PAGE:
Electricity is expected to be free in Norway's two biggest cities Monday, experts said, the silver lining of a wet summer.

With power almost exclusively produced from hydro in Norway, the more it rains or snows the more the reservoirs fill up and the lower the electricity price.

A particularly violent summer storm dubbed "Hans" that swept across Scandinavia in August has filled dams in parts of Norway.

As a result, the spot price of electricity, before taxes and grid fees, was expected to hover between 0 and -0.3 kroner (-0.03 US cents) on Monday in the capital Oslo and the second-biggest city Bergen, according to specialised news site Europower.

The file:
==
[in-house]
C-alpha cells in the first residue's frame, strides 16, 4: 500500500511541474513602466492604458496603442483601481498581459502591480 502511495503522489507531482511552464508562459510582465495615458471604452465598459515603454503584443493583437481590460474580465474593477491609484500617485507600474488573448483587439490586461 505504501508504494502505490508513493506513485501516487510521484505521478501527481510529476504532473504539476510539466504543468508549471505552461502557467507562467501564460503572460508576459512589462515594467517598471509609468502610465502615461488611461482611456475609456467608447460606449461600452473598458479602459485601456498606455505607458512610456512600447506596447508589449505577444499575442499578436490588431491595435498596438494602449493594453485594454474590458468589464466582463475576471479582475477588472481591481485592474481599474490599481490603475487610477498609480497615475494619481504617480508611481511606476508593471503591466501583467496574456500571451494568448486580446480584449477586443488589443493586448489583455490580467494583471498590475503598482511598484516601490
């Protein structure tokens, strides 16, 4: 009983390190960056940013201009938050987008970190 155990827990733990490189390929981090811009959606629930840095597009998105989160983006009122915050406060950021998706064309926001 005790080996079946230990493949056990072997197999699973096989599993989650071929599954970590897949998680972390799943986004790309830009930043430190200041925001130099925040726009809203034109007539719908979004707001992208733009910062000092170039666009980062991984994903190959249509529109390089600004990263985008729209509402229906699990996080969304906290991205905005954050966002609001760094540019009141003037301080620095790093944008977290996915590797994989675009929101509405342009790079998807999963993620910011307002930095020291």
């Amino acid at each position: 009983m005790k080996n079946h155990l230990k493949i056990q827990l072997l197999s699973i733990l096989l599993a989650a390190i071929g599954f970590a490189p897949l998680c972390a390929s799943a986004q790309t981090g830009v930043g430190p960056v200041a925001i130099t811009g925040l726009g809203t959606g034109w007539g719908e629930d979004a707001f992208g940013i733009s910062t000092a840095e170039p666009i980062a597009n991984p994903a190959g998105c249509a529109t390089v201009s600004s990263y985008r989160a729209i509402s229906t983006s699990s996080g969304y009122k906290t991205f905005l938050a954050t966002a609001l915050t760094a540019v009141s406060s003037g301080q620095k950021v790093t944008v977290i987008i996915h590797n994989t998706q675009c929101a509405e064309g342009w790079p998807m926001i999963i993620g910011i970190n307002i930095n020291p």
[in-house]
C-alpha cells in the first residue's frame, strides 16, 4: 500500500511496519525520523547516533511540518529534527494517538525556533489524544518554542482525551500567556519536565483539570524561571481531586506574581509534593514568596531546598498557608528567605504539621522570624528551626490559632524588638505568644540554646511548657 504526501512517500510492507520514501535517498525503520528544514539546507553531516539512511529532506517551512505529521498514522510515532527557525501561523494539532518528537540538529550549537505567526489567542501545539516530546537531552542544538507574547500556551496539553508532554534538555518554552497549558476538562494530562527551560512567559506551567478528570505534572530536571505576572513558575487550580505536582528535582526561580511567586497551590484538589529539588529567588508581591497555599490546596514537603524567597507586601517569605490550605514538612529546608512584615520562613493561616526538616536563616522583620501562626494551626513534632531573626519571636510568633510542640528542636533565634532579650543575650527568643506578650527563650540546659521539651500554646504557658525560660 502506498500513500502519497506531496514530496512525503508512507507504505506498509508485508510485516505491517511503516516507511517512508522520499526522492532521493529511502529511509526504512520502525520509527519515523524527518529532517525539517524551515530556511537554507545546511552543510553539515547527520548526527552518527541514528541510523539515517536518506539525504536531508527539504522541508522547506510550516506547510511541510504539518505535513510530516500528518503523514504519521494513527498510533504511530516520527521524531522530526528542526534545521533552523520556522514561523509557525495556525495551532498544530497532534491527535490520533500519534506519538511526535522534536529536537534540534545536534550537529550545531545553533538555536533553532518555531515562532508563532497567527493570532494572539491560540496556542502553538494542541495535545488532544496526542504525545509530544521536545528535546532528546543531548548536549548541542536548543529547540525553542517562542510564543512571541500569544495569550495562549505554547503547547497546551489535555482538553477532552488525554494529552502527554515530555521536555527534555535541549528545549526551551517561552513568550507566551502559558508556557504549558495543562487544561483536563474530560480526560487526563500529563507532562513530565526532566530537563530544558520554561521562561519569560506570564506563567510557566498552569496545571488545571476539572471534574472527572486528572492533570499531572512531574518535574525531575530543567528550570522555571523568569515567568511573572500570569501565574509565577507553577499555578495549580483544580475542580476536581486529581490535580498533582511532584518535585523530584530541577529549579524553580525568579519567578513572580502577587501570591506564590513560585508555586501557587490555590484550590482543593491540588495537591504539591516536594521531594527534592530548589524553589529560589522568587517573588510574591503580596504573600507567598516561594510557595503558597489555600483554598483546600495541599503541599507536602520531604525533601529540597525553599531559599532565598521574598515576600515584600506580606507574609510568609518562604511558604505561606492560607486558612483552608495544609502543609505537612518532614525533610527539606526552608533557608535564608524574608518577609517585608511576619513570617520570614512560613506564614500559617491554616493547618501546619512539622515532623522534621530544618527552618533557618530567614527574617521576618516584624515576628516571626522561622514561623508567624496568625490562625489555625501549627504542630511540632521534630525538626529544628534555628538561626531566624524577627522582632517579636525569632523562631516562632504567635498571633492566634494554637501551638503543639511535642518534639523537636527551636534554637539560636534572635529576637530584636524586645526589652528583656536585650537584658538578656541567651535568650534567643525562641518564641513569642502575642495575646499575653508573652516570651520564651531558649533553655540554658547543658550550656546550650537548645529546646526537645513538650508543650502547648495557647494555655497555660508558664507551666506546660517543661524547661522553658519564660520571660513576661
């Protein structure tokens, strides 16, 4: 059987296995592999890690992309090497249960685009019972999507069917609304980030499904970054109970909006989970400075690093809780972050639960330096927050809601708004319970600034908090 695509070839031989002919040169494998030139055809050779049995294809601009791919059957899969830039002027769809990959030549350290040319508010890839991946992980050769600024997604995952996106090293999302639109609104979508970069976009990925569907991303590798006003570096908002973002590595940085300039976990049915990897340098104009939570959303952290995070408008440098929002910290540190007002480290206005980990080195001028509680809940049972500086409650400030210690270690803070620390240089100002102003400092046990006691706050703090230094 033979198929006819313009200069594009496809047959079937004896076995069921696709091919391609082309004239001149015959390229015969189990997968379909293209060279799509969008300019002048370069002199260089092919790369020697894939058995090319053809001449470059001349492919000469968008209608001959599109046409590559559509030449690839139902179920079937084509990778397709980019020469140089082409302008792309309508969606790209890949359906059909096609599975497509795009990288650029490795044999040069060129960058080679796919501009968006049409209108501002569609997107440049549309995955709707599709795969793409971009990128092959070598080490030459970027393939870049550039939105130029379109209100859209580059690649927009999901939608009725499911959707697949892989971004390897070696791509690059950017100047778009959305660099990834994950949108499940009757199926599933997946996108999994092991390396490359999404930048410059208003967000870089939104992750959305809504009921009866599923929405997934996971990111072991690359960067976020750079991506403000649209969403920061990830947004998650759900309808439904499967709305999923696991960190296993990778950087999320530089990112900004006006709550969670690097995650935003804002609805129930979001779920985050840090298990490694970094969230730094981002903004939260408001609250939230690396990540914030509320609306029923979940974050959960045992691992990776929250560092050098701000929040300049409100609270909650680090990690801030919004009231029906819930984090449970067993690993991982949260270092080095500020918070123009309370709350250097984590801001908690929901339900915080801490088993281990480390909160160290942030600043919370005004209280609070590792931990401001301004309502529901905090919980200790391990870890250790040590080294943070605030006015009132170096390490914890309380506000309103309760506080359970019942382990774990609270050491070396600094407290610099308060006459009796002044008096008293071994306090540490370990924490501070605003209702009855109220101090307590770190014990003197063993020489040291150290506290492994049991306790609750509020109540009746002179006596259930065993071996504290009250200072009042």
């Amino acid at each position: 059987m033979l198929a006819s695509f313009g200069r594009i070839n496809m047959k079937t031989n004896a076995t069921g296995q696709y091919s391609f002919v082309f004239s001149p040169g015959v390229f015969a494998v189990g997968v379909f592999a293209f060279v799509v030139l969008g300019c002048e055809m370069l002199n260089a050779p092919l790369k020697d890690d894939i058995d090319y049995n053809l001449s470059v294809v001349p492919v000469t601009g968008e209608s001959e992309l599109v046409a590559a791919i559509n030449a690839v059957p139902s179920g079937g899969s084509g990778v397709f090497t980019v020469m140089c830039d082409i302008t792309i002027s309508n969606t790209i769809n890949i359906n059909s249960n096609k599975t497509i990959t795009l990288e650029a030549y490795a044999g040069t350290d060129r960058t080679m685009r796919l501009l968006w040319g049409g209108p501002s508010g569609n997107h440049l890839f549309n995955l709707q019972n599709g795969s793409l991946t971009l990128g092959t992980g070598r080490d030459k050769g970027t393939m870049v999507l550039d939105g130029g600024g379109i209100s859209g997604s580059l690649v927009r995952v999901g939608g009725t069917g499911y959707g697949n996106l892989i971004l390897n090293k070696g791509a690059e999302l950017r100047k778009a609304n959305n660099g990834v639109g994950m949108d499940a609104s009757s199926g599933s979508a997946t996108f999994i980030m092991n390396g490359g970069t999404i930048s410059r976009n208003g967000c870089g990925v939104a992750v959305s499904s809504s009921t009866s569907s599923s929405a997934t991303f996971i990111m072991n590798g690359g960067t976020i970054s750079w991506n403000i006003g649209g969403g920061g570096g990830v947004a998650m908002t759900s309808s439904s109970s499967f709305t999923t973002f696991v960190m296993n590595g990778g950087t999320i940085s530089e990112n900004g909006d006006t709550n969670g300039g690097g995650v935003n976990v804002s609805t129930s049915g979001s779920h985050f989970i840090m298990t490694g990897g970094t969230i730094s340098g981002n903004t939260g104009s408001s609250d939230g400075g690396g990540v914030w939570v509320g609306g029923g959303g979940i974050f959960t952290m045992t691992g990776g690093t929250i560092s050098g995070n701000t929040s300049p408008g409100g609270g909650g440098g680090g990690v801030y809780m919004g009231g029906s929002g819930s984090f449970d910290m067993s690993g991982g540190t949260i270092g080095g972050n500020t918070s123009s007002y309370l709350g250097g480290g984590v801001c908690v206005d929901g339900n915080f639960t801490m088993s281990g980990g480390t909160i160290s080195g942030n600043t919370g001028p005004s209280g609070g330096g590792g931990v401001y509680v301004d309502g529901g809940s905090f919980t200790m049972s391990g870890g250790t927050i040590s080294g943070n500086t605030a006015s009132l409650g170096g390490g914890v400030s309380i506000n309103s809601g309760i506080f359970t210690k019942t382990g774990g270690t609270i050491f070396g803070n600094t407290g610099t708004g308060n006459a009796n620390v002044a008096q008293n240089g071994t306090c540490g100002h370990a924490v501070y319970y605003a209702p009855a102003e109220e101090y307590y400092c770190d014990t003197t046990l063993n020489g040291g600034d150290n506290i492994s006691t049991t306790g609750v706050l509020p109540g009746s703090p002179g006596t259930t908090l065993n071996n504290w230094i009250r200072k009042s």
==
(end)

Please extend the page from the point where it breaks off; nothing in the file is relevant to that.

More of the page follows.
A negative price means electricity companies pay consumers to use their production.

"(Electricity) producers have explained in the past that it is better to produce when prices are a little bit negative rather than take measures to stop production," the site said.

Even though the spot price is slightly in the red in some parts of the country -- which is divided into various price zones -- companies are still able to make money from green electricity certificates.

According to Europower, this is the second time electricity prices have gone negative in parts of Norway. The first time was on August 8 in the wake of the storm "Hans".